A consultant's report given to Congress catalogs 29 military accidents involving nuclear weapons in the United States, but its accuracy is being challenged by the agency that commissioned the study as well as by the Pentagon.
The study released Thursday by the Senate Governmental Affairs Committee raised some eyebrows because it appeared to include possibly eight incidents that never before had been acknowledged by the Defense Department as involving nuclear materials.But after the report was released, officials of the Environmental Protection Agency, which had commissioned the study and initially appeared to endorse it, took pains to disavow its accuracy - at least as far as the nuclear weapons incidents.
The study's overall purpose was to assemble a list of thousands of sites nationwide where there may have been a potential for radiation contamination with the military incidents only a part of the overall report.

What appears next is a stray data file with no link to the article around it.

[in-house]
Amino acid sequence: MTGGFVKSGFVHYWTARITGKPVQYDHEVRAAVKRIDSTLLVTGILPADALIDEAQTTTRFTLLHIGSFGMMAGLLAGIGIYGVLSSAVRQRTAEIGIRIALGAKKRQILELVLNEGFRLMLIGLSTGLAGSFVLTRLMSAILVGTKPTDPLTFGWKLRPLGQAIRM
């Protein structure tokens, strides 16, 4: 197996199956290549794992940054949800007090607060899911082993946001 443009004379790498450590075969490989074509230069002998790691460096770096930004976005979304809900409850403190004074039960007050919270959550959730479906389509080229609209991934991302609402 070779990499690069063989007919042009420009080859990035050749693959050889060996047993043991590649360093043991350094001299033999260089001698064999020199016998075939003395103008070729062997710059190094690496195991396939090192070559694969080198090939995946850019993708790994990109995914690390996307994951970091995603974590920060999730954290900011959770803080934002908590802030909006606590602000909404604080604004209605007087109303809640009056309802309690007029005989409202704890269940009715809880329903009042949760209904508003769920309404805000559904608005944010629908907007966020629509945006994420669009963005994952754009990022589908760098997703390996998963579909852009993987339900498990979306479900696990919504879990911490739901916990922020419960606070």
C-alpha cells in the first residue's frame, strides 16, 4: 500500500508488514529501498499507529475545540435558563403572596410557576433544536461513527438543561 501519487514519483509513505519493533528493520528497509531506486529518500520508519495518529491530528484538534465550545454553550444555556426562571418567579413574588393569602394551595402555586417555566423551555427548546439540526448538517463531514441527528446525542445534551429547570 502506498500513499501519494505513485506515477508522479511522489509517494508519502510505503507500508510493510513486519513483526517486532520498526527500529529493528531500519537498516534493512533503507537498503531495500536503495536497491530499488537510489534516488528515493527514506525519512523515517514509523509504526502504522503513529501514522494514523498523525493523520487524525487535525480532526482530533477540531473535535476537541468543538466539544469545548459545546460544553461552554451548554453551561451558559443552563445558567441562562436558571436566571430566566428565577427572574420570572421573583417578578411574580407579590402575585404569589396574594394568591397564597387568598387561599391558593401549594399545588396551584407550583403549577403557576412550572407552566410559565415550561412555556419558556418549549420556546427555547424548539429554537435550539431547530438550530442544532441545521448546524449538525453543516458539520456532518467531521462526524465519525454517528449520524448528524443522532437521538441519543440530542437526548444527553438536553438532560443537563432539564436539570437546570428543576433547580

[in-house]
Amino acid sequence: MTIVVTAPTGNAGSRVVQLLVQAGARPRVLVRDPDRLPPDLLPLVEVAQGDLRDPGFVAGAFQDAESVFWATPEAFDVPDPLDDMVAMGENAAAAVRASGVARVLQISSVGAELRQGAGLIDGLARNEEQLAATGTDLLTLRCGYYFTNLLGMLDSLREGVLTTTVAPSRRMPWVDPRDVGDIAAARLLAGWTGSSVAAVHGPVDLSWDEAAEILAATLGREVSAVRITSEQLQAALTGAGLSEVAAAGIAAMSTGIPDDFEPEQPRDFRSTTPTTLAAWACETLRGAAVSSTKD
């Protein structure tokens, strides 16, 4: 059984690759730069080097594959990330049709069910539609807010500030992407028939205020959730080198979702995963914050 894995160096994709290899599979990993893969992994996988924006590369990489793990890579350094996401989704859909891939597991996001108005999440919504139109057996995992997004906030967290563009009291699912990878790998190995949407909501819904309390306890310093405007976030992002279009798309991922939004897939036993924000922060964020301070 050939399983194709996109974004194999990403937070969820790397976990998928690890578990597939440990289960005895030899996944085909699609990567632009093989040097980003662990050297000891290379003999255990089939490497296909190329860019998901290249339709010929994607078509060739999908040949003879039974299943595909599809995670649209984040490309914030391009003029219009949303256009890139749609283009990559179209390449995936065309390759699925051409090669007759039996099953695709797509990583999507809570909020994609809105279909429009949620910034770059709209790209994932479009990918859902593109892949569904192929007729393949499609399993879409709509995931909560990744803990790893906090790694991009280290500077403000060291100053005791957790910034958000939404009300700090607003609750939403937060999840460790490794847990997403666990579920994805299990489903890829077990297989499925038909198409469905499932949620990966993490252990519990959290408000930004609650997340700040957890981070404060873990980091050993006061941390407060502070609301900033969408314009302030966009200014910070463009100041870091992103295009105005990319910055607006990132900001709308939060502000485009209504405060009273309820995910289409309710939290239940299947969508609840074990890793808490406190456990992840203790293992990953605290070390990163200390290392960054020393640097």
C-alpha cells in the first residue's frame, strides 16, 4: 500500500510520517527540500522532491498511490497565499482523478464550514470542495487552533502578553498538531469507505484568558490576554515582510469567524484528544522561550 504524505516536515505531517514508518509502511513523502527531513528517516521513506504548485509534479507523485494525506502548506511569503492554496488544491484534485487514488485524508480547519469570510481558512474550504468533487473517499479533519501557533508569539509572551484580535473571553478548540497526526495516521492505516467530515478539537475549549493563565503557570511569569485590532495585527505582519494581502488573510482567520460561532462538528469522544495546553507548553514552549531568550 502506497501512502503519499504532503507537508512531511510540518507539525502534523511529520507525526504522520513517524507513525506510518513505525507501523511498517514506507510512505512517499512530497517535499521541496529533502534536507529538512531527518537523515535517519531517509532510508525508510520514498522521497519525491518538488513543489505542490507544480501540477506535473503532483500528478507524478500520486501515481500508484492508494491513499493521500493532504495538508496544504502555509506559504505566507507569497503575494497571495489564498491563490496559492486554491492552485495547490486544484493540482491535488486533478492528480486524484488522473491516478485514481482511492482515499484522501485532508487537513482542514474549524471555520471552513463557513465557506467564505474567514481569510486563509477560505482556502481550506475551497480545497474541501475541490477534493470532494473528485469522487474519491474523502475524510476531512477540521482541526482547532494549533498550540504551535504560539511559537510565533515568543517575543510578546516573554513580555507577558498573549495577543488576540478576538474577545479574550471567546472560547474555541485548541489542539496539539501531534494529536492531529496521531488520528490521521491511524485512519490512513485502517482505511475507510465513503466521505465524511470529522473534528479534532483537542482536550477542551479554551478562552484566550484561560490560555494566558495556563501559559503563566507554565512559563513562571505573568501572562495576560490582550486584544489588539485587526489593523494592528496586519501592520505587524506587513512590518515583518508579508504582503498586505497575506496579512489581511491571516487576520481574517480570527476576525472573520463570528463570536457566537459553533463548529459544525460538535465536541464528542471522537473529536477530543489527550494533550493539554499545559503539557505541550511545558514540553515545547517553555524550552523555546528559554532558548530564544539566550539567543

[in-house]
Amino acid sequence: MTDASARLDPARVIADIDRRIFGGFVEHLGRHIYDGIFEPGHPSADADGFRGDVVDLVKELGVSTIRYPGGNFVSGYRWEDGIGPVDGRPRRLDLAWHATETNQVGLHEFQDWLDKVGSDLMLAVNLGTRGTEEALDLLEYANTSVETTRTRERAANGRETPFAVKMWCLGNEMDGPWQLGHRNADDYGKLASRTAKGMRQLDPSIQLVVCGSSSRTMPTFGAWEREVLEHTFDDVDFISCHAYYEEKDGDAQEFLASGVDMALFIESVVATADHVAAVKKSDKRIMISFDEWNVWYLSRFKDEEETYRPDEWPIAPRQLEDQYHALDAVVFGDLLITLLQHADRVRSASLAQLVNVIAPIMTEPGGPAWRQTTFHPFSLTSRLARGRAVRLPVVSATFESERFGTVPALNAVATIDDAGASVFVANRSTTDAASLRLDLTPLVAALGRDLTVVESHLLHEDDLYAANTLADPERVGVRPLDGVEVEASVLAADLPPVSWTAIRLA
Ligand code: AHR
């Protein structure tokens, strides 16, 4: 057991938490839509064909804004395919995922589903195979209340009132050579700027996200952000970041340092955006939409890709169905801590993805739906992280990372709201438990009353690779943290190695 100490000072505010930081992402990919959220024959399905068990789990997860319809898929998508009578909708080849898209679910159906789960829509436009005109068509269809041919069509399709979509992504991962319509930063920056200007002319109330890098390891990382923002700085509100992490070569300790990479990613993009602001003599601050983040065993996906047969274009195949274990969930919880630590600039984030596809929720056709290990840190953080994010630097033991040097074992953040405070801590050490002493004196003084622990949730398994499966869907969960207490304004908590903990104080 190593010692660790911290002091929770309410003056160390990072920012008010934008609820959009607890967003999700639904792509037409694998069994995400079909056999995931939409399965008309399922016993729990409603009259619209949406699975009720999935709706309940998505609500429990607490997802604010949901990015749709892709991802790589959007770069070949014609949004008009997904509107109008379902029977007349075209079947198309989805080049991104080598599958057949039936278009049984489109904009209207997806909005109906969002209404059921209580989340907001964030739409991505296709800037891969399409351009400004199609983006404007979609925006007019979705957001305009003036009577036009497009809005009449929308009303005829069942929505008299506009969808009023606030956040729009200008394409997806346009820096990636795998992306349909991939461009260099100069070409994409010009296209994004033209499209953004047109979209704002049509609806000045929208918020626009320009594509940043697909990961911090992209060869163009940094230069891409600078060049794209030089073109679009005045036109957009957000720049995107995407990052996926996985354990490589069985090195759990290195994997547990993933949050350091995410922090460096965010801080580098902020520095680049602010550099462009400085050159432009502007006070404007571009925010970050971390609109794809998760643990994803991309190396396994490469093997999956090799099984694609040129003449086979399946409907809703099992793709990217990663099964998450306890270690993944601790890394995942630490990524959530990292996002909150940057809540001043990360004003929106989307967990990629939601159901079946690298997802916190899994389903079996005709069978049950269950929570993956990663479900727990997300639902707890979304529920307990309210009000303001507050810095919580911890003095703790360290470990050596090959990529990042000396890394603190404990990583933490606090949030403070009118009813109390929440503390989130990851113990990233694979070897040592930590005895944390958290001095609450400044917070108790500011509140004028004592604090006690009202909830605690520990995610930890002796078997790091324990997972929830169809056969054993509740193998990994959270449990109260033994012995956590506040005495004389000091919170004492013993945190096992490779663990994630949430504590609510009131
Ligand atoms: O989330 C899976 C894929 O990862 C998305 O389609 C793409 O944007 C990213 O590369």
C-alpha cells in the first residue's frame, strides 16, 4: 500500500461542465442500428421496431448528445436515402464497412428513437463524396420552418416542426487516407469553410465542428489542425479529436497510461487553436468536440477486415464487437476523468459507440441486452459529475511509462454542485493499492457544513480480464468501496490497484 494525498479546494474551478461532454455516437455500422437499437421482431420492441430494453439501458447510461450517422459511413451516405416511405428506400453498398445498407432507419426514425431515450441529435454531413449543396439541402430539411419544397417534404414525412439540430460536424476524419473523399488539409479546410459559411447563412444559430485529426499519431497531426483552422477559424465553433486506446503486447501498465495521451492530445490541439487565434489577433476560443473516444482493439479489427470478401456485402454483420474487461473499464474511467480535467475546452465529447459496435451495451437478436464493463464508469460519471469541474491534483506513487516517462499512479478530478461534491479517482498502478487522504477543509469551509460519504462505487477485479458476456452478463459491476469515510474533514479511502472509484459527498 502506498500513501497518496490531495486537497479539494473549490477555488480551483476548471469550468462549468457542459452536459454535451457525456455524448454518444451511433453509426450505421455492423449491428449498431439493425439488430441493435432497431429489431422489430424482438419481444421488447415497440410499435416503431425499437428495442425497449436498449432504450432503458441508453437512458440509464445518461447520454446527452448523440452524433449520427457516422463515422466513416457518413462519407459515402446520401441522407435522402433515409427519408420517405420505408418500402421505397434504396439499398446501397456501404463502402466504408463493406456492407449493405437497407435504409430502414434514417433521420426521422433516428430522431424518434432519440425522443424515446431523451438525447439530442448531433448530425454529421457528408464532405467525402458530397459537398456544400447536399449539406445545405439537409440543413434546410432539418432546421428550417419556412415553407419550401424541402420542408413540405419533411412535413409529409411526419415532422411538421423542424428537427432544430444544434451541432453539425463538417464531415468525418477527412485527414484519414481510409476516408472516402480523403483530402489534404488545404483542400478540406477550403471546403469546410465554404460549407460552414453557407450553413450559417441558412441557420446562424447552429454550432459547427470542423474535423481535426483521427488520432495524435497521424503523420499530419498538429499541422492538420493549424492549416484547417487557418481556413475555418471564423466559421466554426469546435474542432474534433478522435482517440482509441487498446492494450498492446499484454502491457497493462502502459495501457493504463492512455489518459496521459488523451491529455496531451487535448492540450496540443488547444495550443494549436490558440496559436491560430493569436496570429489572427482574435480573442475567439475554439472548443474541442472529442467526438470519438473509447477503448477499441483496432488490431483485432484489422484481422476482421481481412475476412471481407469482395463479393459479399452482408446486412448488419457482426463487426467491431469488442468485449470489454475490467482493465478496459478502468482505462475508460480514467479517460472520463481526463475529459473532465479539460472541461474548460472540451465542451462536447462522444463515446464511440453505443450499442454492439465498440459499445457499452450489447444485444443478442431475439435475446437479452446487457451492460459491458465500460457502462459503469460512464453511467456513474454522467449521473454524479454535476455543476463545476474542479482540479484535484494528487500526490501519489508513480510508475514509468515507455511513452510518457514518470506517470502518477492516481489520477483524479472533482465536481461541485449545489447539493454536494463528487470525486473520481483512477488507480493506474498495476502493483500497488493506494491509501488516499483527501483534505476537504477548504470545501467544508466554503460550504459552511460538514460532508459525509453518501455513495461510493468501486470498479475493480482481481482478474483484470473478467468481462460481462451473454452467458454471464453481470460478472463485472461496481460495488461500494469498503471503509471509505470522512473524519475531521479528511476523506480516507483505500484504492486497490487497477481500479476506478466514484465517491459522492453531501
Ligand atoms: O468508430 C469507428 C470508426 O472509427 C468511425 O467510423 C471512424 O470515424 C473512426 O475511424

Tony Wolbarst of the EPA's Office of Radiation Programs said late Thursday that some of the 29 accidents on the list "may or may not have been nuclear." Other agency officials characterized it as a preliminary draft that needed further analysis.
"The report cataloged all sites that now or in the past have possessed radioactivity," said Michael Shapiro, an EPA deputy assistant administrator for air and radiation.
But the report prepared by Roy F. Weston Inc., of Edison, N.J., and S. Cohen and Associates, Inc., of McLean, Va., referred to its list of 29 nuclear weapons accidents between 1950 and 1980 as "documented cases" and suggested there may be others for which no documentation could be found.
The Pentagon in a 1981 report referred to 21 accidents involving nuclear weapons in the United States and a dozen more abroad.
Defense officials said there is no new evidence that additional nuclear weapons incidents had occurred from those previously reported. "We're not trying to cover anything up," said an Army spokeswoman, Lt. Col. Marilla Cushman.
EPA officials acknowledged that some of the incidents cited by the consultants report may, in fact, not have involved nuclear weapons.
Only 1 Utah incident
i Of the 29 military accidents involving nuclear weapons over a 30-year period beginning in 1950, only one occurred in Utah:
Jan 19, 1961 - Monticello, Utah, B-52.